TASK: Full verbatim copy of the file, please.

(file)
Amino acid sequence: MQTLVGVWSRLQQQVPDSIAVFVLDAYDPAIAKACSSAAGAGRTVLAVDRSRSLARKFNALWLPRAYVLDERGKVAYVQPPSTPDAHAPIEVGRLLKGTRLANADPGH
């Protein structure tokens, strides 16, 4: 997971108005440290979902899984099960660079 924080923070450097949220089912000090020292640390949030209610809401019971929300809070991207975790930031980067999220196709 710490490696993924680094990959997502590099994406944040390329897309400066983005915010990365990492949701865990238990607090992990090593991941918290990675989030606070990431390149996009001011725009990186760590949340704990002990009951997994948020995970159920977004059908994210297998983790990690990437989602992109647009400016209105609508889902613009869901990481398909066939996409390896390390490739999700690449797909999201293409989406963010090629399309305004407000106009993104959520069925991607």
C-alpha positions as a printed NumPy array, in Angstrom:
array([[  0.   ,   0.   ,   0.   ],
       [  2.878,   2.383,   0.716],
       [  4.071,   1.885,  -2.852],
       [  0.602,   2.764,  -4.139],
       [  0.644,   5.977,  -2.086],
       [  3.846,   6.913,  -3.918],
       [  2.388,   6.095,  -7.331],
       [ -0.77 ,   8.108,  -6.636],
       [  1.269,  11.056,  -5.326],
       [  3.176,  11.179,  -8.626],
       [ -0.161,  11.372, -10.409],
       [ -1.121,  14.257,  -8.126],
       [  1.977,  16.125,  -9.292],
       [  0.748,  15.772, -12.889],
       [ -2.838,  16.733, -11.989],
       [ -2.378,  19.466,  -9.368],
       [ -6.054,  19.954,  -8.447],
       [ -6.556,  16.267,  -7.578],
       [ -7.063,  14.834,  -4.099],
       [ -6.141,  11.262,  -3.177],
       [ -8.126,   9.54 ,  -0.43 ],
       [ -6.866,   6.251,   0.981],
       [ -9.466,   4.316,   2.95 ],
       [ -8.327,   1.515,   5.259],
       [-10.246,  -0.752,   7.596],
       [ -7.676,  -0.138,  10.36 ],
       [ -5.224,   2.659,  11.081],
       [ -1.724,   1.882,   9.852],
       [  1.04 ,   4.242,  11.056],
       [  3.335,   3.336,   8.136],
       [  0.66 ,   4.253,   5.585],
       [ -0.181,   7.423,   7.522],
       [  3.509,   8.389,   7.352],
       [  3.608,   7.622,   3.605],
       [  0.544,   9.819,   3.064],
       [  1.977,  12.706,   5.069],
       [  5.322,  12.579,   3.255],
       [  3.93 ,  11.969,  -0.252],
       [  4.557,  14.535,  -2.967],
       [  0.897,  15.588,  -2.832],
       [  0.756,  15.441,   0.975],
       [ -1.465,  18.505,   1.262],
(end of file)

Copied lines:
Amino acid sequence: MQTLVGVWSRLQQQVPDSIAVFVLDAYDPAIAKACSSAAGAGRTVLAVDRSRSLARKFNALWLPRAYVLDERGKVAYVQPPSTPDAHAPIEVGRLLKGTRLANADPGH
């Protein structure tokens, strides 16, 4: 997971108005440290979902899984099960660079 924080923070450097949220089912000090020292640390949030209610809401019971929300809070991207975790930031980067999220196709 710490490696993924680094990959997502590099994406944040390329897309400066983005915010990365990492949701865990238990607090992990090593991941918290990675989030606070990431390149996009001011725009990186760590949340704990002990009951997994948020995970159920977004059908994210297998983790990690990437989602992109647009400016209105609508889902613009869901990481398909066939996409390896390390490739999700690449797909999201293409989406963010090629399309305004407000106009993104959520069925991607």
C-alpha positions as a printed NumPy array, in Angstrom:
array([[  0.   ,   0.   ,   0.   ],
       [  2.878,   2.383,   0.716],
       [  4.071,   1.885,  -2.852],
       [  0.602,   2.764,  -4.139],
       [  0.644,   5.977,  -2.086],
       [  3.846,   6.913,  -3.918],
       [  2.388,   6.095,  -7.331],
       [ -0.77 ,   8.108,  -6.636],
       [  1.269,  11.056,  -5.326],
       [  3.176,  11.179,  -8.626],
       [ -0.161,  11.372, -10.409],
       [ -1.121,  14.257,  -8.126],
       [  1.977,  16.125,  -9.292],
       [  0.748,  15.772, -12.889],
       [ -2.838,  16.733, -11.989],
       [ -2.378,  19.466,  -9.368],
       [ -6.054,  19.954,  -8.447],
       [ -6.556,  16.267,  -7.578],
       [ -7.063,  14.834,  -4.099],
       [ -6.141,  11.262,  -3.177],
       [ -8.126,   9.54 ,  -0.43 ],
       [ -6.866,   6.251,   0.981],
       [ -9.466,   4.316,   2.95 ],
       [ -8.327,   1.515,   5.259],
       [-10.246,  -0.752,   7.596],
       [ -7.676,  -0.138,  10.36 ],
       [ -5.224,   2.659,  11.081],
       [ -1.724,   1.882,   9.852],
       [  1.04 ,   4.242,  11.056],
       [  3.335,   3.336,   8.136],
       [  0.66 ,   4.253,   5.585],
       [ -0.181,   7.423,   7.522],
       [  3.509,   8.389,   7.352],
       [  3.608,   7.622,   3.605],
       [  0.544,   9.819,   3.064],
       [  1.977,  12.706,   5.069],
       [  5.322,  12.579,   3.255],
       [  3.93 ,  11.969,  -0.252],
       [  4.557,  14.535,  -2.967],
       [  0.897,  15.588,  -2.832],
       [  0.756,  15.441,   0.975],
       [ -1.465,  18.505,   1.262],